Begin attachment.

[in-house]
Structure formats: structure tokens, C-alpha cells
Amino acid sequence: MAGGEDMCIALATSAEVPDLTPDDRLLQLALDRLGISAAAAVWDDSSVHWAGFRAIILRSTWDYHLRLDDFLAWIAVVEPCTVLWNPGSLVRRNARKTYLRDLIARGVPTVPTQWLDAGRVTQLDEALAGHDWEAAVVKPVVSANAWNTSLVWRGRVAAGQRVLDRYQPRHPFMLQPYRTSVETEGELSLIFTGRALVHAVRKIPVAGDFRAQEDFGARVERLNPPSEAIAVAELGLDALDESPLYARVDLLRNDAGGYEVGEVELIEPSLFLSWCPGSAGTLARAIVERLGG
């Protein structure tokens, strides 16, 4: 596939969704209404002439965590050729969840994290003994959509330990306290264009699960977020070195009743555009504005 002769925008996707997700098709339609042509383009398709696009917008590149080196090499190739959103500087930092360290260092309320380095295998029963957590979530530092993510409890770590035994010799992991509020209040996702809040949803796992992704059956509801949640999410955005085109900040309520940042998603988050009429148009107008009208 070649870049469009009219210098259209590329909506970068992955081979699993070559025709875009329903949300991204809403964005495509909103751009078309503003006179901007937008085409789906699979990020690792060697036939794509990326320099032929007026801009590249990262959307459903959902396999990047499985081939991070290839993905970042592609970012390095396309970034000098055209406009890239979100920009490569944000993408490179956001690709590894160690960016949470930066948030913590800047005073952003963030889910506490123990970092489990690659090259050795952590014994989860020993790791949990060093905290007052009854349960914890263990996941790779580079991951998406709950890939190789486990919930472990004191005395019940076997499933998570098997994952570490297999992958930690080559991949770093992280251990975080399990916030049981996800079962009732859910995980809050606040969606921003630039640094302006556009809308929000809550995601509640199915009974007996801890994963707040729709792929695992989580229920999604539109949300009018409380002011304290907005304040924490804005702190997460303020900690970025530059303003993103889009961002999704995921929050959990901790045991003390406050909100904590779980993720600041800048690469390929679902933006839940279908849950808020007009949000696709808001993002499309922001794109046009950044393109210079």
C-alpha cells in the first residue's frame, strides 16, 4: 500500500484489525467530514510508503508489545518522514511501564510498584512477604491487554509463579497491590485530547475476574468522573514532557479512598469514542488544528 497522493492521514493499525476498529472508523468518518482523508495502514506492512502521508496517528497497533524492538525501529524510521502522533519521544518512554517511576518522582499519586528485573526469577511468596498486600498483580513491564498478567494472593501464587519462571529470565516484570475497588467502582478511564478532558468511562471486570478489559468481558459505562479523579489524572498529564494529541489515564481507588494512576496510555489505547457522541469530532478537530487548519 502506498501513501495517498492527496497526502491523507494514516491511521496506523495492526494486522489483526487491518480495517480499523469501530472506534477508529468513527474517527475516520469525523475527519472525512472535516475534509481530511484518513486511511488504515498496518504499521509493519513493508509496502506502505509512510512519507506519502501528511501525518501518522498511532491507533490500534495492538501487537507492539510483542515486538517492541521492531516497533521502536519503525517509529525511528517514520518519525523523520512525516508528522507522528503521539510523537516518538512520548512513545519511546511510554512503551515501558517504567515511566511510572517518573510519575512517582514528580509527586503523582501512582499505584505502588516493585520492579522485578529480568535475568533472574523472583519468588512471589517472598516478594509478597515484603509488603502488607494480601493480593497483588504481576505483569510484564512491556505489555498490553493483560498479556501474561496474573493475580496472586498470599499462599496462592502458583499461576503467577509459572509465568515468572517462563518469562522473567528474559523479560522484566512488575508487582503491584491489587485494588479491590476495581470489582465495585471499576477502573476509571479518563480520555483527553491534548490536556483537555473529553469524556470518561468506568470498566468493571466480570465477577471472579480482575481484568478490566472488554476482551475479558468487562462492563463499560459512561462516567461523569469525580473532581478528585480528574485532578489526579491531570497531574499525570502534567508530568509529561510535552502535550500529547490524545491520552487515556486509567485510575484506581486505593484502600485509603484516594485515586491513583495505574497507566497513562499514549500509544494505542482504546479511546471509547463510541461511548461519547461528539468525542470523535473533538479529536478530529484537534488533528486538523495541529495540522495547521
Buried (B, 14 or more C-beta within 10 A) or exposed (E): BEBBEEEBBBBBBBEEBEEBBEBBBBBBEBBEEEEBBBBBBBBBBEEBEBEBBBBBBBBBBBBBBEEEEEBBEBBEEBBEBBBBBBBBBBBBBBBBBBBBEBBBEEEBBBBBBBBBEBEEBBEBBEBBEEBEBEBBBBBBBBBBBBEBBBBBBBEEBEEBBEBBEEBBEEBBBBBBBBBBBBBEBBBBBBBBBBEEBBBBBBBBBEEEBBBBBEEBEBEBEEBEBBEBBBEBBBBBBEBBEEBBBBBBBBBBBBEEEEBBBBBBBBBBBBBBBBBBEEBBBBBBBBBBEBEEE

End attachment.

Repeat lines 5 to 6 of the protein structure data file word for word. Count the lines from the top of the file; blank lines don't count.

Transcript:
C-alpha cells in the first residue's frame, strides 16, 4: 500500500484489525467530514510508503508489545518522514511501564510498584512477604491487554509463579497491590485530547475476574468522573514532557479512598469514542488544528 497522493492521514493499525476498529472508523468518518482523508495502514506492512502521508496517528497497533524492538525501529524510521502522533519521544518512554517511576518522582499519586528485573526469577511468596498486600498483580513491564498478567494472593501464587519462571529470565516484570475497588467502582478511564478532558468511562471486570478489559468481558459505562479523579489524572498529564494529541489515564481507588494512576496510555489505547457522541469530532478537530487548519 502506498501513501495517498492527496497526502491523507494514516491511521496506523495492526494486522489483526487491518480495517480499523469501530472506534477508529468513527474517527475516520469525523475527519472525512472535516475534509481530511484518513486511511488504515498496518504499521509493519513493508509496502506502505509512510512519507506519502501528511501525518501518522498511532491507533490500534495492538501487537507492539510483542515486538517492541521492531516497533521502536519503525517509529525511528517514520518519525523523520512525516508528522507522528503521539510523537516518538512520548512513545519511546511510554512503551515501558517504567515511566511510572517518573510519575512517582514528580509527586503523582501512582499505584505502588516493585520492579522485578529480568535475568533472574523472583519468588512471589517472598516478594509478597515484603509488603502488607494480601493480593497483588504481576505483569510484564512491556505489555498490553493483560498479556501474561496474573493475580496472586498470599499462599496462592502458583499461576503467577509459572509465568515468572517462563518469562522473567528474559523479560522484566512488575508487582503491584491489587485494588479491590476495581470489582465495585471499576477502573476509571479518563480520555483527553491534548490536556483537555473529553469524556470518561468506568470498566468493571466480570465477577471472579480482575481484568478490566472488554476482551475479558468487562462492563463499560459512561462516567461523569469525580473532581478528585480528574485532578489526579491531570497531574499525570502534567508530568509529561510535552502535550500529547490524545491520552487515556486509567485510575484506581486505593484502600485509603484516594485515586491513583495505574497507566497513562499514549500509544494505542482504546479511546471509547463510541461511548461519547461528539468525542470523535473533538479529536478530529484537534488533528486538523495541529495540522495547521
Buried (B, 14 or more C-beta within 10 A) or exposed (E): BEBBEEEBBBBBBBEEBEEBBEBBBBBBEBBEEEEBBBBBBBBBBEEBEBEBBBBBBBBBBBBBBEEEEEBBEBBEEBBEBBBBBBBBBBBBBBBBBBBBEBBBEEEBBBBBBBBBEBEEBBEBBEBBEEBEBEBBBBBBBBBBBBEBBBBBBBEEBEEBBEBBEEBBEEBBBBBBBBBBBBBEBBBBBBBBBBEEBBBBBBBBBEEEBBBBBEEBEBEBEEBEBBEBBBEBBBBBBEBBEEBBBBBBBBBBBBEEEEBBBBBBBBBBBBBBBBBBEEBBBBBBBBBBEBEEE